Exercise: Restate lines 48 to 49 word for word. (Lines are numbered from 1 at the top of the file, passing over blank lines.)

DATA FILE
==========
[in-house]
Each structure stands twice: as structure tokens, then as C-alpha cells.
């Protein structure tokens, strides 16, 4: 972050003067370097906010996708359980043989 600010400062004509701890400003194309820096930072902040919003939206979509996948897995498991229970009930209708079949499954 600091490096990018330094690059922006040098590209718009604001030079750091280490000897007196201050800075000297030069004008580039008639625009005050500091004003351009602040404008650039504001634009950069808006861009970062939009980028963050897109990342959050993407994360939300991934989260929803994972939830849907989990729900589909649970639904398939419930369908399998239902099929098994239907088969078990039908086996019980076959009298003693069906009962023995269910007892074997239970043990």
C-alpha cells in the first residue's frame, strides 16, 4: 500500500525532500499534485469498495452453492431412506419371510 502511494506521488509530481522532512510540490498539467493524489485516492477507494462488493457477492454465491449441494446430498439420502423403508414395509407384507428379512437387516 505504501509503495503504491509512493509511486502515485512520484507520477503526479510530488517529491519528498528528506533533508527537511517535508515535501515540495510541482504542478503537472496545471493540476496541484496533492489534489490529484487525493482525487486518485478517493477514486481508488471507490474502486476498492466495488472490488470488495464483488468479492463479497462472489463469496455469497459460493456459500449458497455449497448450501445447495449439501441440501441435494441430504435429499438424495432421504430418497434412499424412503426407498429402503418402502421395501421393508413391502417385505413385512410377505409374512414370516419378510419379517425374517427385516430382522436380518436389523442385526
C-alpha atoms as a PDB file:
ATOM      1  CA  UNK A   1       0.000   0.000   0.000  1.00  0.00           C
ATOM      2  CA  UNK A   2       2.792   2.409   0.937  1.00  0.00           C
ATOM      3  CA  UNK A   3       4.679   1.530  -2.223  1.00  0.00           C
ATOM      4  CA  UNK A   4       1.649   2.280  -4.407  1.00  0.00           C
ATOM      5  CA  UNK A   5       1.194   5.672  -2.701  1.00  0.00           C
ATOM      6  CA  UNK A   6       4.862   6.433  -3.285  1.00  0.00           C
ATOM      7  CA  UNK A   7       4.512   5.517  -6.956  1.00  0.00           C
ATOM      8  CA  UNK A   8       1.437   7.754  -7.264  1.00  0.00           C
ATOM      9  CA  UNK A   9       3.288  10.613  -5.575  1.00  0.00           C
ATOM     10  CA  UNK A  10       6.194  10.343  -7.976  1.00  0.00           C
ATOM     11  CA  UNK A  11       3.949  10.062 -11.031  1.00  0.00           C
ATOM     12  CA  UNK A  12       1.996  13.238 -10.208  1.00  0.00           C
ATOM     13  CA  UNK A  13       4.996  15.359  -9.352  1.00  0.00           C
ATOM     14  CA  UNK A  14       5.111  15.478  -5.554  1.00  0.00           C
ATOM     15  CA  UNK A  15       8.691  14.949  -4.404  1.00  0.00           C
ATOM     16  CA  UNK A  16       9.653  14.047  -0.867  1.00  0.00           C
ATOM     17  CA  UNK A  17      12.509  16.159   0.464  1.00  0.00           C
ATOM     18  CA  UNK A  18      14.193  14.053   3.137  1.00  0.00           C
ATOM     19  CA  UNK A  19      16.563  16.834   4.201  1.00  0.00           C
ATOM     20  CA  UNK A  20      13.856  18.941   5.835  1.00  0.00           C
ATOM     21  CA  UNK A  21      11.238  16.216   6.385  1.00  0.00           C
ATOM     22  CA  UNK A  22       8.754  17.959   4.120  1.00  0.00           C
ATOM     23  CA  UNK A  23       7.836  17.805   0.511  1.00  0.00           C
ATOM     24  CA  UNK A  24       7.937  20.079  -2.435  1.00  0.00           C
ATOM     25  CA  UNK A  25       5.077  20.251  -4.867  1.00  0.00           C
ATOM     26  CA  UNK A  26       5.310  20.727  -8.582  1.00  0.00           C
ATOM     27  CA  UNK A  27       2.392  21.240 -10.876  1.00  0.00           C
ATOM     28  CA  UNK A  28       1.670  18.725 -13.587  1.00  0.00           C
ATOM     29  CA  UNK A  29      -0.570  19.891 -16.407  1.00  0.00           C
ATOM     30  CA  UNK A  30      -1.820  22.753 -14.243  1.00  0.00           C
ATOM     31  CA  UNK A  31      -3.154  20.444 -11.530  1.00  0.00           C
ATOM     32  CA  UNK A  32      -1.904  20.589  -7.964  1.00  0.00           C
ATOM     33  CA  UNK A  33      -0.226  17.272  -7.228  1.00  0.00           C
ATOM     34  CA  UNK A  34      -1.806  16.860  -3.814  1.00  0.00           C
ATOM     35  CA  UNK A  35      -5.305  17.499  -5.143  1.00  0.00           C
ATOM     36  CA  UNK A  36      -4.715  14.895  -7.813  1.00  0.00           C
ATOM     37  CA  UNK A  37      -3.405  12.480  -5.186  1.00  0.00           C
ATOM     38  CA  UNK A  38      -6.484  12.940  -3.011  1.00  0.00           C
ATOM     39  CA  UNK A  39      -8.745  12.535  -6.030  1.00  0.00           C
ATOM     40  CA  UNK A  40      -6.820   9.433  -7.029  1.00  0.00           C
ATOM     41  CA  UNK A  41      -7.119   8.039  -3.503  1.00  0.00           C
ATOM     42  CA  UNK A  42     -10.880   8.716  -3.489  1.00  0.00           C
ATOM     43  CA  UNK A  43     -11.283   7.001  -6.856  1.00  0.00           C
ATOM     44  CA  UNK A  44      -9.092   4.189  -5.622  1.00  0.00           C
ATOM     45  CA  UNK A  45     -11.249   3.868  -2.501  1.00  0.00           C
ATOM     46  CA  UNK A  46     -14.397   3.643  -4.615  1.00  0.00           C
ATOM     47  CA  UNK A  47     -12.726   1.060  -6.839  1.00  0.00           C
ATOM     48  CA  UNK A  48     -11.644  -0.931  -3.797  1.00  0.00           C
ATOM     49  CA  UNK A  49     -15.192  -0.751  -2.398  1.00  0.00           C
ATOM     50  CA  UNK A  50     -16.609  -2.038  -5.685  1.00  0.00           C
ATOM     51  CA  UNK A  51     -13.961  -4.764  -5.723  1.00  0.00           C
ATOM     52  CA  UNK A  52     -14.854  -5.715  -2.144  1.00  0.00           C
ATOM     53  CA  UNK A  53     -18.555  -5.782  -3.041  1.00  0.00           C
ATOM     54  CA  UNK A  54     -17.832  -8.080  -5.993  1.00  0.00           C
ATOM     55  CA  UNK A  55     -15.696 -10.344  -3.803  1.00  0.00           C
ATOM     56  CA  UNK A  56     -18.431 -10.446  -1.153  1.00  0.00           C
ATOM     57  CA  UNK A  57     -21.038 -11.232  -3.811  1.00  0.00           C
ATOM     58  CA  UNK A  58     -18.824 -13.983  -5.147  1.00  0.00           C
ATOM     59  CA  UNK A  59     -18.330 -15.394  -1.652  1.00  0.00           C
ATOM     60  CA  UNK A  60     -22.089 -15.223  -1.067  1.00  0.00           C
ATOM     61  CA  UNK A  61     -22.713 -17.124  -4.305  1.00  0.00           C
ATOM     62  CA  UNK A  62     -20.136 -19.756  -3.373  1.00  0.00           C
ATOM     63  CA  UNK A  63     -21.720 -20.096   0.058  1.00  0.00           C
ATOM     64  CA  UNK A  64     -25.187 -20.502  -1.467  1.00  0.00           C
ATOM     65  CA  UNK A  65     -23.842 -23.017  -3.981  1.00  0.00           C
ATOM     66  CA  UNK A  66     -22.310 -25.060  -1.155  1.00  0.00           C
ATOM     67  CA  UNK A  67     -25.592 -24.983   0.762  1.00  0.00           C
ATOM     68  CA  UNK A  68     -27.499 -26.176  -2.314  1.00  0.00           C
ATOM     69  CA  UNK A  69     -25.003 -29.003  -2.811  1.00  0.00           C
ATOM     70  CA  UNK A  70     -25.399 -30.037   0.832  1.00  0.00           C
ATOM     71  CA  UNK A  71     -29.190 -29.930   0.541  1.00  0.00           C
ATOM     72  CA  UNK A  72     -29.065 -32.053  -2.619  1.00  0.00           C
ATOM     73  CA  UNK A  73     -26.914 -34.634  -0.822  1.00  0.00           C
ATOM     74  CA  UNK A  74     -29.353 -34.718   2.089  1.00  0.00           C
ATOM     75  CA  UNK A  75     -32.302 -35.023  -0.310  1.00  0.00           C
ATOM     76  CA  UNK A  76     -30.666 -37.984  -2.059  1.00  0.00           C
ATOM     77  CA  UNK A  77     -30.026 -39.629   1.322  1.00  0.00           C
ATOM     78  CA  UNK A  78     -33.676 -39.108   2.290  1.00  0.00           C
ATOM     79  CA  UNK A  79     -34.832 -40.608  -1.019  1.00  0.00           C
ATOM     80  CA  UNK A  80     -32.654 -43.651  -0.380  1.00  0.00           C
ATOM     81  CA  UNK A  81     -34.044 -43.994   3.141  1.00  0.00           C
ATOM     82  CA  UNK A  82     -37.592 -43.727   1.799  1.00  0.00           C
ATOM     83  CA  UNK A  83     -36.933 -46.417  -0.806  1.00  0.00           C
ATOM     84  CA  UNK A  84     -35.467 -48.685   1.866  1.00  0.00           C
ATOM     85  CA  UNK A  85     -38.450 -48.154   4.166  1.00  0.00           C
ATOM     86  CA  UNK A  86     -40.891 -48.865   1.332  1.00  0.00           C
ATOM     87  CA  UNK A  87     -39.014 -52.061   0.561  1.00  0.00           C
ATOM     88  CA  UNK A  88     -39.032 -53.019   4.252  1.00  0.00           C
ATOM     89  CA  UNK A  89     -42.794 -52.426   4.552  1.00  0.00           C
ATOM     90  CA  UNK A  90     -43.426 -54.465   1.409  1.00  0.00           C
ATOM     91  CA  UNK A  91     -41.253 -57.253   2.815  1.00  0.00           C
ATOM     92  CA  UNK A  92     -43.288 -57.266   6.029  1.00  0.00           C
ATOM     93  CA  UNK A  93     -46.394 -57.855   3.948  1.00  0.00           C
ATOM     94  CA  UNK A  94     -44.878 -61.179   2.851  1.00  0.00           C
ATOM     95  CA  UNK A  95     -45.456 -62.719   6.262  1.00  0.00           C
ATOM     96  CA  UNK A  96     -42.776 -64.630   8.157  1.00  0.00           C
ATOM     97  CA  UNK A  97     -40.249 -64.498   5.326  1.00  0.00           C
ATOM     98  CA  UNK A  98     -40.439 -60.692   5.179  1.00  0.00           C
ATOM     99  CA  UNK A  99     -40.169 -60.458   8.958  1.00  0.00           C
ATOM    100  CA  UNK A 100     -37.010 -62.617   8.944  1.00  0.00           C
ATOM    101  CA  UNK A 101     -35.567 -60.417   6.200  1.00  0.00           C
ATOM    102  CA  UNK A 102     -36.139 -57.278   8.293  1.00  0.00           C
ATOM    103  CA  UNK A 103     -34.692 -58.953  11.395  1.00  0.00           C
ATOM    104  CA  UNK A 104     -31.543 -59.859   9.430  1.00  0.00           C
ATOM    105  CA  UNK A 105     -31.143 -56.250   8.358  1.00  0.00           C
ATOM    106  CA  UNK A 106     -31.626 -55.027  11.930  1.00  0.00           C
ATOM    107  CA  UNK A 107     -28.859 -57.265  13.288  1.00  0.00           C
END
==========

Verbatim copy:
ATOM     43  CA  UNK A  43     -11.283   7.001  -6.856  1.00  0.00           C
ATOM     44  CA  UNK A  44      -9.092   4.189  -5.622  1.00  0.00           C